The Butterfly Nebula’s origin and wing formation is explained by NASA

NASA has recently shared a picture of the beautiful Butterfly Nebula, also known as NGC 6302. This cosmic butterfly extends its wings deep within the constellation Scorpius. Planetary nebulae form when red giant stars expel their outermost layers as they run out of helium fuel, becoming hot, dense white dwarf stars that are roughly the size of Earth. The material that was shed, enriched in carbon, forms dazzling patterns as it is blown gently into the interstellar medium.

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Most planetary nebulae are roughly circular, but a few have an hourglass or wing-like shape, like the Butterfly Nebula. These shapes are likely formed by the gravitational tug of a second star orbiting the nebula’s ‘parent’ star, causing the material to expand into a pair of nebular lobes, or ‘wings’. Like an expanding balloon, the wings grow over time without changing their original shape.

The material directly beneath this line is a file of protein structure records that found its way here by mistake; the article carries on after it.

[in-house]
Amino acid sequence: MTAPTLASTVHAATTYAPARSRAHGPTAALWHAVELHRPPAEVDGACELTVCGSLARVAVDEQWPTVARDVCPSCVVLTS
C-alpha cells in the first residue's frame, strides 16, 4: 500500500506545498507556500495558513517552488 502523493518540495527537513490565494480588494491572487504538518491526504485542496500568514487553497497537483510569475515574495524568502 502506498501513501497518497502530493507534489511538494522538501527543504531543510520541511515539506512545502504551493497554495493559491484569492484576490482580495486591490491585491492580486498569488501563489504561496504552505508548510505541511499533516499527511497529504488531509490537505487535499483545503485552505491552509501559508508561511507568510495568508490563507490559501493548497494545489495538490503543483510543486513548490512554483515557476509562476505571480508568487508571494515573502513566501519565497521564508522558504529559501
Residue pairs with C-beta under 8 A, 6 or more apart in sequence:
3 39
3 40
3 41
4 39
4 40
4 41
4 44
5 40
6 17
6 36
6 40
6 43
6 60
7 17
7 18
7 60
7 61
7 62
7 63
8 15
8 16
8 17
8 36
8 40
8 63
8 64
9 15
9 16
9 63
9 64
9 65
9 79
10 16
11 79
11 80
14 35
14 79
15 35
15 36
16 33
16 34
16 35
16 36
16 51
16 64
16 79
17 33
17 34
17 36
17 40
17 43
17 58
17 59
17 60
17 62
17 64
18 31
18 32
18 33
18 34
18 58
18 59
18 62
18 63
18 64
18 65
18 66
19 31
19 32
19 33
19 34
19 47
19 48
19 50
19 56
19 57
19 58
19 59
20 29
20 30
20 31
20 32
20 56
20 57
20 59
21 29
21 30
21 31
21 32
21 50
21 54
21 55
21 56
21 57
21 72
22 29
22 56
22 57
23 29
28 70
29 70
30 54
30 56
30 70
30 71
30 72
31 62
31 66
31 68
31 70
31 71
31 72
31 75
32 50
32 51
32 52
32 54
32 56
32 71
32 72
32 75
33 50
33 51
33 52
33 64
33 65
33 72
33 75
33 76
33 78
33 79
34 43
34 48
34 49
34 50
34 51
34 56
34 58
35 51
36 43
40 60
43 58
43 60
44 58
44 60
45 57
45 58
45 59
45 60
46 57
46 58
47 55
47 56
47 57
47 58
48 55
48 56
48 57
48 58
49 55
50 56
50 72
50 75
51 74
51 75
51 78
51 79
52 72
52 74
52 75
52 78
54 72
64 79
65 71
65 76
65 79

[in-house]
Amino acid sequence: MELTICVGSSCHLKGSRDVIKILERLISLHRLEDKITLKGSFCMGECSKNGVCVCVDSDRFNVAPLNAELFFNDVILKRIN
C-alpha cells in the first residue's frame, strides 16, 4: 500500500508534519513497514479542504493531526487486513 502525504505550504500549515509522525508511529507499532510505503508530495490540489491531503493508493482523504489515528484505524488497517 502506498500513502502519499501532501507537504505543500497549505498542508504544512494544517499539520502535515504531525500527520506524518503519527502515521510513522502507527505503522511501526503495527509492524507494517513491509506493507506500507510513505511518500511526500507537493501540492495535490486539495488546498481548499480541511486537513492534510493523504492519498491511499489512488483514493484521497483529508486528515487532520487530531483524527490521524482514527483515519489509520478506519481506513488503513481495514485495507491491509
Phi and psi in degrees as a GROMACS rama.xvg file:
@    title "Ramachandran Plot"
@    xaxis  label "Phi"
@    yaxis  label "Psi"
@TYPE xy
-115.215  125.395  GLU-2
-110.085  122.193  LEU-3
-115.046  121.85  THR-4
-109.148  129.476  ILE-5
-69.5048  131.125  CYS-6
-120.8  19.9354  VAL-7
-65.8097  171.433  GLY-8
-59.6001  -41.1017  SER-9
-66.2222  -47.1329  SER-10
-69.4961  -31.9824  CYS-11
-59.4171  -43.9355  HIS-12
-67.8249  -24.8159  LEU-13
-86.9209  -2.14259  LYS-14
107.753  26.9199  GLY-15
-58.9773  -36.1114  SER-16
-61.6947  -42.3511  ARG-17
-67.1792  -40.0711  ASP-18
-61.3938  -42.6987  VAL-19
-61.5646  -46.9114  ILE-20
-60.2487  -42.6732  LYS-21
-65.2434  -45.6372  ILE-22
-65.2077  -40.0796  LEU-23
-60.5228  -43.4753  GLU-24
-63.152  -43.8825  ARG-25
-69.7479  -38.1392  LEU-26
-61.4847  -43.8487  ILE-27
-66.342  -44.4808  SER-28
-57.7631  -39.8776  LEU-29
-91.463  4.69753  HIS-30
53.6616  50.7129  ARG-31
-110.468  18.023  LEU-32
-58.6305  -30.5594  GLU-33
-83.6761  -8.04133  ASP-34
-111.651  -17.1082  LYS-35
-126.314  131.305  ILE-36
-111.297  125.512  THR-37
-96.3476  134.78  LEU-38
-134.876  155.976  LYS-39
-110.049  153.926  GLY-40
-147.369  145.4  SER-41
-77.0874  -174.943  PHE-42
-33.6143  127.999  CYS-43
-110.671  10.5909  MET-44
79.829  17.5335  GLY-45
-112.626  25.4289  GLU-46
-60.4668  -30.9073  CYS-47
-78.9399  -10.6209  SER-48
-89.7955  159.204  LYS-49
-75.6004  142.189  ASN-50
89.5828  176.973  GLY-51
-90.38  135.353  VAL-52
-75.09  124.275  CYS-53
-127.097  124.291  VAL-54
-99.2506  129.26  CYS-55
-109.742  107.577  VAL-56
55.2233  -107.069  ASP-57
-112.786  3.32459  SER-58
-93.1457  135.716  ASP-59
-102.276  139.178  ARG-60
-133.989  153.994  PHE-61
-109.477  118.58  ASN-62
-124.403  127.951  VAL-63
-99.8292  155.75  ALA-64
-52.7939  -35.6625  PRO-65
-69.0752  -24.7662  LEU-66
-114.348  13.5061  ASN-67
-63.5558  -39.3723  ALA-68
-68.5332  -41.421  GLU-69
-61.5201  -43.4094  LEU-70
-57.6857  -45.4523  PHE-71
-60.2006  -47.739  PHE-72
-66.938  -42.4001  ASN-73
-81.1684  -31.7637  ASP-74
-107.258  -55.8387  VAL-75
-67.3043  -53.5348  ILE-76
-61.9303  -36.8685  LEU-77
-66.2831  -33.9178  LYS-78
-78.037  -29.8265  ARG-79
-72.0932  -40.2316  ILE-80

However, new research shows that something is amiss in the Butterfly Nebula. When a team led by astronomers at the University of Washington compared two exposures of the Butterfly Nebula taken by the Hubble Space Telescope in 2009 and 2020, they saw dramatic changes in the material within the wings. They discovered roughly half a dozen ‘jets’ pushing material out in a series of asymmetrical outflows. The material in the outer portions of the nebula is moving rapidly, at about 500 miles per second, while material closer to the hidden central star is expanding much more.

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